An Uptick in Foreclosures: Analyst Insights on its Implications for the Housing Market
The recent surge in foreclosure rates across the United States has caught the attention of many individuals observing the housing market. According to ATTOM’s U.S. Foreclosure Market Report, there were 35,196 American properties with foreclosure filings in May, a significant increase compared to previous months and even the previous year.
Foreclosure rates are often associated with economic downturns, and this recent rise may raise concerns about a potential recession. Analysts are carefully examining the data to glean insights into future real estate trends. However, it is crucial to consider the factors that have contributed to this situation, including the impact of COVID-19.
The lifting of COVID-19 related moratoriums on mortgage payments has played a significant role in unclogging the pipeline of distressed properties. Those who participated in payment deferment programs now find themselves facing homes with stabilized prices while being financially underwater.
Another contributing factor is the escalation of home prices, which has pushed marginal buyers to their qualification limits. Any change in household income can have catastrophic consequences in the current market where prices remain high and may decrease further. These developments foreshadow potential challenges ahead.
In addition, new constructions continue to flood the market, increasing inventory while demand wanes due to higher interest rates. This combination further exacerbates the situation, potentially leading to a rise in distressed properties entering the market. Consequently, this could create a buyer’s market, presenting opportunities for real estate investors or homebuyers looking for favorable deals.
The current market conditions warrant careful observation and analysis. As foreclosure rates rise, it is crucial for both investors and individuals interested in owning a home to remain vigilant and seize potential opportunities for real estate investment or homeownership.
“We are currently witnessing homeowners who are hesitant to give up their existing low interest rates, fearing that the replacement rates would be nearly double,” explained Conti, a broker-owner at Peacock Premier Properties. “If these sellers were to list their homes, it would alleviate our inventory constraints even further.”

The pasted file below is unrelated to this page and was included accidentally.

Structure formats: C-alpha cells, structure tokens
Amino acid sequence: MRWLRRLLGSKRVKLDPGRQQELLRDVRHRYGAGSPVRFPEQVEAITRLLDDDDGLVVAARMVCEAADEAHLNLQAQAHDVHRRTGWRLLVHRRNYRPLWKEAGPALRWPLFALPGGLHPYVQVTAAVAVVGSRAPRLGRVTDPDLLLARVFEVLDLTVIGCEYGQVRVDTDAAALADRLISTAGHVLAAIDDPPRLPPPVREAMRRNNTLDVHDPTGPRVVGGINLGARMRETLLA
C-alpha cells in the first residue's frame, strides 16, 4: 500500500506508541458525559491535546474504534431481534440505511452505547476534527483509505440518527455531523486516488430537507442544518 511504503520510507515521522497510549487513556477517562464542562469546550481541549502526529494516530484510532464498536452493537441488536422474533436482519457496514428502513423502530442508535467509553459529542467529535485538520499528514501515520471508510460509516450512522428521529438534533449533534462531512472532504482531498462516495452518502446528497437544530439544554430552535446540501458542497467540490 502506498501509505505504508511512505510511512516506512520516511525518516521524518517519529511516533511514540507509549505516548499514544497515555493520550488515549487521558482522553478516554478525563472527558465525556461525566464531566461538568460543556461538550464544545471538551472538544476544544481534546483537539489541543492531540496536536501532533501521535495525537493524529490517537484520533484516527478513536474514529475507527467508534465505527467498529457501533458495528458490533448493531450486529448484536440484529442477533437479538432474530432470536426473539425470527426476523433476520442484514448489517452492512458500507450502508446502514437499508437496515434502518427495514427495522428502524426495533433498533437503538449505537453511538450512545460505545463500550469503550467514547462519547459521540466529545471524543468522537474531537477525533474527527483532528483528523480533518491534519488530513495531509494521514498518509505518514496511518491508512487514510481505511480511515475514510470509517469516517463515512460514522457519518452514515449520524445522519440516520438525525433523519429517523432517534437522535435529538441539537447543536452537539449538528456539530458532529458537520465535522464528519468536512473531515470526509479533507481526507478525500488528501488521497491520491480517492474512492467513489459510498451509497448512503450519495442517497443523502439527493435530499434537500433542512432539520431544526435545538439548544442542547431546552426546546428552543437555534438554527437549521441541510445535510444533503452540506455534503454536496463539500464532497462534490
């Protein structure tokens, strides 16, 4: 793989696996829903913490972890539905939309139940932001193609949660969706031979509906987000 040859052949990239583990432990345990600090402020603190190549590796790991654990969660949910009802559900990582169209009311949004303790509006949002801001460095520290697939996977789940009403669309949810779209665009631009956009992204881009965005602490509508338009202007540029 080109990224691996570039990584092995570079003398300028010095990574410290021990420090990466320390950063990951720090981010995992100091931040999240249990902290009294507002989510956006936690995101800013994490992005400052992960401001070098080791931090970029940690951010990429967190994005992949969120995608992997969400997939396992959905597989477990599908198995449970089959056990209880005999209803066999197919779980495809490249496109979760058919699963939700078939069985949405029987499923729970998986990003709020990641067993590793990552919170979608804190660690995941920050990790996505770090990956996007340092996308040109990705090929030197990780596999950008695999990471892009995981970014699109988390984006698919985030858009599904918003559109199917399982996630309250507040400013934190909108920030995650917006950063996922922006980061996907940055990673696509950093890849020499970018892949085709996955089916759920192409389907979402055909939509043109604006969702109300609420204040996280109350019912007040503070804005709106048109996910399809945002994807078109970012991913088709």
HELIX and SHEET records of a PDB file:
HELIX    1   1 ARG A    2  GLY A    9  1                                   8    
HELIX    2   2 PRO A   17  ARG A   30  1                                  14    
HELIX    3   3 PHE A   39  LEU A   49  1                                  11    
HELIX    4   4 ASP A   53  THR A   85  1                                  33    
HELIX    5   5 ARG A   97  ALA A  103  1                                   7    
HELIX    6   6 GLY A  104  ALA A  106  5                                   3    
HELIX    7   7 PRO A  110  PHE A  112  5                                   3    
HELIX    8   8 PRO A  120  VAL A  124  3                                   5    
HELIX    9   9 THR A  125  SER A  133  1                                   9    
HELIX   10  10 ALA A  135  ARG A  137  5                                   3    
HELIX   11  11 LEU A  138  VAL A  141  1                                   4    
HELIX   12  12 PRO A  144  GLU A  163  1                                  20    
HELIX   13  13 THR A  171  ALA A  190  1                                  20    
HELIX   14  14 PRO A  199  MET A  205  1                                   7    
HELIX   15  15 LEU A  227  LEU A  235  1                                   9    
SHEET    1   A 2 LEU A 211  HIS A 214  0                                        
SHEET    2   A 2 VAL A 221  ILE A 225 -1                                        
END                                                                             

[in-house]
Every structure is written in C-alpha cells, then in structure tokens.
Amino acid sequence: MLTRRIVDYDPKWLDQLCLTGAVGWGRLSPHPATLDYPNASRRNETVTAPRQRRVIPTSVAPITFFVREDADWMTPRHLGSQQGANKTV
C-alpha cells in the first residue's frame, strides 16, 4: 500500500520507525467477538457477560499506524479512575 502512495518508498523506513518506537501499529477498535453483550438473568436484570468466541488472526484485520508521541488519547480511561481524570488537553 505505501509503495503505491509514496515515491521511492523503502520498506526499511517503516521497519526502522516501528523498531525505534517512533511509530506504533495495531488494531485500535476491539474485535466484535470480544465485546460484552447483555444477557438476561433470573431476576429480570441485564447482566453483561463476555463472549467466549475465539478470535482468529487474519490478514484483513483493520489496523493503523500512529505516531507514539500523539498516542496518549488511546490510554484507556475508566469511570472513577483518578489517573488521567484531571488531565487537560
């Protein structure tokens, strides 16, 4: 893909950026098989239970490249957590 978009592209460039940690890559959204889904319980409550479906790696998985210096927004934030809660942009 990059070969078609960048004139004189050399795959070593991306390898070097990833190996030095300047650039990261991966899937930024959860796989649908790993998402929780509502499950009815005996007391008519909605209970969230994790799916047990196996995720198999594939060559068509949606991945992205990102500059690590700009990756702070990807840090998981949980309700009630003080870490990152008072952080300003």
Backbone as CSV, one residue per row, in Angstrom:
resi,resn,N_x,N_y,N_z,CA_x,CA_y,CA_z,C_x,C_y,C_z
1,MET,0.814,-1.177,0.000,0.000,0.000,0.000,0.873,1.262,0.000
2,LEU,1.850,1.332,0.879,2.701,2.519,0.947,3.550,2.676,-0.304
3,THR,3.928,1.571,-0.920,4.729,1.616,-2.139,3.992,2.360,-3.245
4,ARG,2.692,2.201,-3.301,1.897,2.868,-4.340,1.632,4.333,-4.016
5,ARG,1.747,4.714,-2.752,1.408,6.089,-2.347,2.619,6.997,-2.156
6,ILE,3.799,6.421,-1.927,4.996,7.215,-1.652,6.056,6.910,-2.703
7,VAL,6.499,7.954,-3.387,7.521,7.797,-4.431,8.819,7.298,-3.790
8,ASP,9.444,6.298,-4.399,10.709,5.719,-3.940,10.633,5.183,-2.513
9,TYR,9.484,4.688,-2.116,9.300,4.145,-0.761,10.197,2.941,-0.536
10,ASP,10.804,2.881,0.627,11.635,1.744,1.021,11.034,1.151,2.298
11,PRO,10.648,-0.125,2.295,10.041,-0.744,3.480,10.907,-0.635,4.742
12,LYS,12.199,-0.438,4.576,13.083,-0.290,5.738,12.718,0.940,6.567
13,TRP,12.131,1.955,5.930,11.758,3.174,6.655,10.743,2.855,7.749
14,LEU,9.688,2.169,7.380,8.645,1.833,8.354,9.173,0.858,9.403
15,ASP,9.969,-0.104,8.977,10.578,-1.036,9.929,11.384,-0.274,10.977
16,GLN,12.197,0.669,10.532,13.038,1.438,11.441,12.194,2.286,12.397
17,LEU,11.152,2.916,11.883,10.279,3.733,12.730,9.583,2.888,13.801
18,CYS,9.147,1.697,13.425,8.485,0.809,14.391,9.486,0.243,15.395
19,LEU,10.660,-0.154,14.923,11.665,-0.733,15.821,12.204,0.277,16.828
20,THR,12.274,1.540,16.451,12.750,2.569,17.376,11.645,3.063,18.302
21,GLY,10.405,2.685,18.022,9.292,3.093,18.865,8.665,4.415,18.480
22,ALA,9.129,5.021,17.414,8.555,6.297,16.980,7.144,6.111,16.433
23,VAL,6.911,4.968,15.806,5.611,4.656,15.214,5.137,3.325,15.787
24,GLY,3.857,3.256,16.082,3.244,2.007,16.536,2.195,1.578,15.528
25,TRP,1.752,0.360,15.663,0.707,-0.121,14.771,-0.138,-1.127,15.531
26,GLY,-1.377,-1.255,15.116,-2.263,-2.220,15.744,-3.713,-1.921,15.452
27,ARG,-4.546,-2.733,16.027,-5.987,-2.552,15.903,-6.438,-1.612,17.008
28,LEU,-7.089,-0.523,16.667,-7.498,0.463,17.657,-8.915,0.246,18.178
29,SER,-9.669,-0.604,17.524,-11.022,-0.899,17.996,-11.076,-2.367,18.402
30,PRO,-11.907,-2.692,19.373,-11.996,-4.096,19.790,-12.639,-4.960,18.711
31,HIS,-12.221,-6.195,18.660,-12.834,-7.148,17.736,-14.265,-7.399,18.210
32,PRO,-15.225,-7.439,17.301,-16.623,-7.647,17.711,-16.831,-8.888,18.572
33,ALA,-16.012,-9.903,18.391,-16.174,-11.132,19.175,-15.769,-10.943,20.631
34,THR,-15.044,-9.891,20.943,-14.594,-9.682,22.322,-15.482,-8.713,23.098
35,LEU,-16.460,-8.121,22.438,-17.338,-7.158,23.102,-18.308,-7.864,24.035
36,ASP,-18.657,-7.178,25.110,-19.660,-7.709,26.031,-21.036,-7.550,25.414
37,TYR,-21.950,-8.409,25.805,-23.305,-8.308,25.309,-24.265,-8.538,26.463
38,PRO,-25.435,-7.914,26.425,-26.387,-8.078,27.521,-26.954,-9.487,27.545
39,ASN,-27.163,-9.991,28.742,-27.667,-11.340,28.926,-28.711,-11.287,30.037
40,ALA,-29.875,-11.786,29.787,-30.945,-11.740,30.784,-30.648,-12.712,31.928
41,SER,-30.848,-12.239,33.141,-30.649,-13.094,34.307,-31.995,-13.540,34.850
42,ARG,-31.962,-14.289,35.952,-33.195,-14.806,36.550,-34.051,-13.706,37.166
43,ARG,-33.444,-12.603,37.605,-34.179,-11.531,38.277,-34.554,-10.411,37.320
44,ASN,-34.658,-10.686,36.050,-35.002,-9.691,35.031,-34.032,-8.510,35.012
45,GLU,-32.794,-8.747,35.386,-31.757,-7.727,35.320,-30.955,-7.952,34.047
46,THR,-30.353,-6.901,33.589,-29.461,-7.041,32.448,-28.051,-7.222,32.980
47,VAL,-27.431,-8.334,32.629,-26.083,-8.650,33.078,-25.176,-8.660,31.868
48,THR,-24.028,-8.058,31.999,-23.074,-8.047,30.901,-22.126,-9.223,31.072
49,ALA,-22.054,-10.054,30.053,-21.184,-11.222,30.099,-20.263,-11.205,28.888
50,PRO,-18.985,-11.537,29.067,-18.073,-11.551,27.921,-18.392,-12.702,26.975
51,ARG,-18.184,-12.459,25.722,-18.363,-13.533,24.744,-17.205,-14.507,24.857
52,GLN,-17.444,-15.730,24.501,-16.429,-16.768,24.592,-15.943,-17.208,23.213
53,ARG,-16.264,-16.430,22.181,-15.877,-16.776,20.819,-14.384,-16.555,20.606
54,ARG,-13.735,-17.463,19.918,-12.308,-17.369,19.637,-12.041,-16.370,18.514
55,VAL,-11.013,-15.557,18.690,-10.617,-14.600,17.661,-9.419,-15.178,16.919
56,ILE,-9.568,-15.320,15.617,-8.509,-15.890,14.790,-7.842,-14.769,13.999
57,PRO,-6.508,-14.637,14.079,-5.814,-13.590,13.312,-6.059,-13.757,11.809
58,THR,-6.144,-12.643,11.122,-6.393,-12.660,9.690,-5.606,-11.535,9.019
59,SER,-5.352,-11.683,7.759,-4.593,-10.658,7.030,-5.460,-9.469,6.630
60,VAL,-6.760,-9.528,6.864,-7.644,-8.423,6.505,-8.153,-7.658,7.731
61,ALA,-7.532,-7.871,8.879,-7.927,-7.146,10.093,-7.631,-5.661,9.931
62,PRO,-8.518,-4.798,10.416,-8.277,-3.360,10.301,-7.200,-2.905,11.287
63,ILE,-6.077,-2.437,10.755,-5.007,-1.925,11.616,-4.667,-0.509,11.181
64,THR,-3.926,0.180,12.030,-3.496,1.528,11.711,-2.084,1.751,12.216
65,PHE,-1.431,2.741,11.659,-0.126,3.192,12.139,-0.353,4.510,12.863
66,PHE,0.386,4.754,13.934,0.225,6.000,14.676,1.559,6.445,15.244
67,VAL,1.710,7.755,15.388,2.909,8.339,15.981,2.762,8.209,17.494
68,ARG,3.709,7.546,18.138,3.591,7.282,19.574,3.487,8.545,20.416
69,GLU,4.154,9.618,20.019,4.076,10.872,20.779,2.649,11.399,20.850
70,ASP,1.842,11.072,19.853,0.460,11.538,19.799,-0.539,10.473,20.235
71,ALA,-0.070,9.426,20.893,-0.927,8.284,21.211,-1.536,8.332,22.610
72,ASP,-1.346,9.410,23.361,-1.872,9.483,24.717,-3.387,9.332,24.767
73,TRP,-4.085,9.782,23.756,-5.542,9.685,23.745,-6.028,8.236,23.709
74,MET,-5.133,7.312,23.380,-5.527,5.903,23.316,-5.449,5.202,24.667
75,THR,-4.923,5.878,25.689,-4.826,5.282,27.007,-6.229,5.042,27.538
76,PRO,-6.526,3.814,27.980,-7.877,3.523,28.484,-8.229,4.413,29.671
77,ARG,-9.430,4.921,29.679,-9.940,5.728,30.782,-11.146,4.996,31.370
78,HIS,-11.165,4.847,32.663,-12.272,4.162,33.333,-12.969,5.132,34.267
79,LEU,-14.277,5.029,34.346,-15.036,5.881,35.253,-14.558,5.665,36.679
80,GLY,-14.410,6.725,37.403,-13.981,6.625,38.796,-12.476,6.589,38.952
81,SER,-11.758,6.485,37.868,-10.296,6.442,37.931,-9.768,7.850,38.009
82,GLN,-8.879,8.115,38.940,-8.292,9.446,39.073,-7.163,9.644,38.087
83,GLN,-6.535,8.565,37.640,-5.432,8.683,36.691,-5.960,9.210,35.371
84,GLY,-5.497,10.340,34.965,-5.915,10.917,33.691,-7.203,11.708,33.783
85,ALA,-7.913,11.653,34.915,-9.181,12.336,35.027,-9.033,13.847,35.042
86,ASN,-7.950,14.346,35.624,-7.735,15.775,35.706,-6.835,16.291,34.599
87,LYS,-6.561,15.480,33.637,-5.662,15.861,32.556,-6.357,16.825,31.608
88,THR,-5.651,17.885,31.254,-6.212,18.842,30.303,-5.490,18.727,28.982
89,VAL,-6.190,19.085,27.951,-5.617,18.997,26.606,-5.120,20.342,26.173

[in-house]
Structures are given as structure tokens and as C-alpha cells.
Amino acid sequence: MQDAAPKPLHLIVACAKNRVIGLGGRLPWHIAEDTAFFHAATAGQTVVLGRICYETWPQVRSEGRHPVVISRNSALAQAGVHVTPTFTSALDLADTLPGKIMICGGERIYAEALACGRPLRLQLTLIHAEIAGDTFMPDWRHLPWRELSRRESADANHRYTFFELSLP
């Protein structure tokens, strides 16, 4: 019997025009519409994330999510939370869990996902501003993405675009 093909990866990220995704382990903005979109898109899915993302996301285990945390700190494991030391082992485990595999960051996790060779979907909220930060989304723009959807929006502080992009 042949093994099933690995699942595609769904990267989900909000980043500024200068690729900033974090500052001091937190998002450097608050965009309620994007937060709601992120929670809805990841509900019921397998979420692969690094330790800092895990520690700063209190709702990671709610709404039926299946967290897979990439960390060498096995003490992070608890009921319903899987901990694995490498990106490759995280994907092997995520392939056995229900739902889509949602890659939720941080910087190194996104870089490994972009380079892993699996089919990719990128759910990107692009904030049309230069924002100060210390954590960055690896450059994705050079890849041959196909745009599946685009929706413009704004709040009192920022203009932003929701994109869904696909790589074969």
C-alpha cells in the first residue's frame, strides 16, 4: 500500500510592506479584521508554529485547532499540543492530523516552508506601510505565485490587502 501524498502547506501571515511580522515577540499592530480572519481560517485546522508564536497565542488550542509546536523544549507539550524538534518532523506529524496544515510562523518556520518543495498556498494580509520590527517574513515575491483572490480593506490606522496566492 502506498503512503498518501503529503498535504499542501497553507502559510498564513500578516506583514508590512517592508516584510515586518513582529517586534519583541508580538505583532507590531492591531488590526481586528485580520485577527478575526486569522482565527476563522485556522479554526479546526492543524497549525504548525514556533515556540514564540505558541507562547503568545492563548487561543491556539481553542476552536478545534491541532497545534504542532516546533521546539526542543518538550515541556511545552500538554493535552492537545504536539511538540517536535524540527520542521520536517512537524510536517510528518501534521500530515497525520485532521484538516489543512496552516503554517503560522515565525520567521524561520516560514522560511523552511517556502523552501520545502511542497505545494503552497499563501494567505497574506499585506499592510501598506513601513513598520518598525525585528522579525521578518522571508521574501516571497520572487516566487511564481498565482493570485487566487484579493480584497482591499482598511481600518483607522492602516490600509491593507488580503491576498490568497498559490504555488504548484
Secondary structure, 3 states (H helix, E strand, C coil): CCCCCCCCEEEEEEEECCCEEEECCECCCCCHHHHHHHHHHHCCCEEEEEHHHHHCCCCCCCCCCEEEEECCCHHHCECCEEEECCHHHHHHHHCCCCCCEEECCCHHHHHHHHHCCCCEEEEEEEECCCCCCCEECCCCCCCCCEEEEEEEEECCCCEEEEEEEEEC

In certain areas, the cost of housing appears to be stagnant, although that is subject to change.
“With an increase in available properties, there is a possibility of less intense competition within the housing market,” noted Nate Johnson, an investment and property management expert at NeighborWho. “This could lead to a stabilization of home prices, making them more affordable for buyers who have been priced out of the market recently.”
“Keen investors may find an opportunity to acquire foreclosed properties at discounted rates,” Johnson added. “They can focus on renovations and improvements to boost property values, or convert them into rentals to tap into the shifting rental market.”
“It’s crucial to understand that having equity in a property doesn’t automatically mean one can afford the associated costs,” cautioned Conti. “Escalating insurance and tax expenses can easily exceed one’s budget.”
Therefore, for Americans who cannot afford a down payment or the expenses tied to homeownership, renting becomes a fallback solution. This scenario presents a potential opportunity for property owners to generate additional income from their real estate investments by participating in the rental market.
“As more properties become available, we may witness a surge in the number of renters,” Johnson highlighted. “Former homeowners who have experienced foreclosure may turn to renting as a more affordable housing option, which could result in an expansion of the rental market.”
However, experts suggest that we have yet to witness the full impact of the situation.
“I foresee foreclosure rates continuing to rise,” predicted Conti. “The clients I work with are already preparing their loss mitigation departments for what lies ahead in our market.”
“Despite the surge in foreclosures, it may not be as dire as it seems. We are simply returning to a more normalized level of foreclosure filings,” explained Brian Wittman, owner/CEO at SILT Real Estate and Investments.
According to ATTOM, there were around 150,000 foreclosure filings in Q1 of 2019,” stated Wittman. “As of Q1 2023, there are still approximately 100,000 filings, representing a year-over-year increase of about 10%. However, it seems that this issue may not be as severe as some perceive it to be.
So, what would be a significant warning sign?
“If we were to witness a sudden spike of 50% in foreclosures, resulting in approximately 150,000 filings in a single quarter, it would be cause for concern and demand greater attention,” warned Wittman.
“While we do not anticipate a repeat of the 2008 downturn, we do welcome a degree of stability and equilibrium after the tumultuous Post-COVID period marked by multiple offers, waived inspections and appraisals, and other risky decisions,” commented Conti.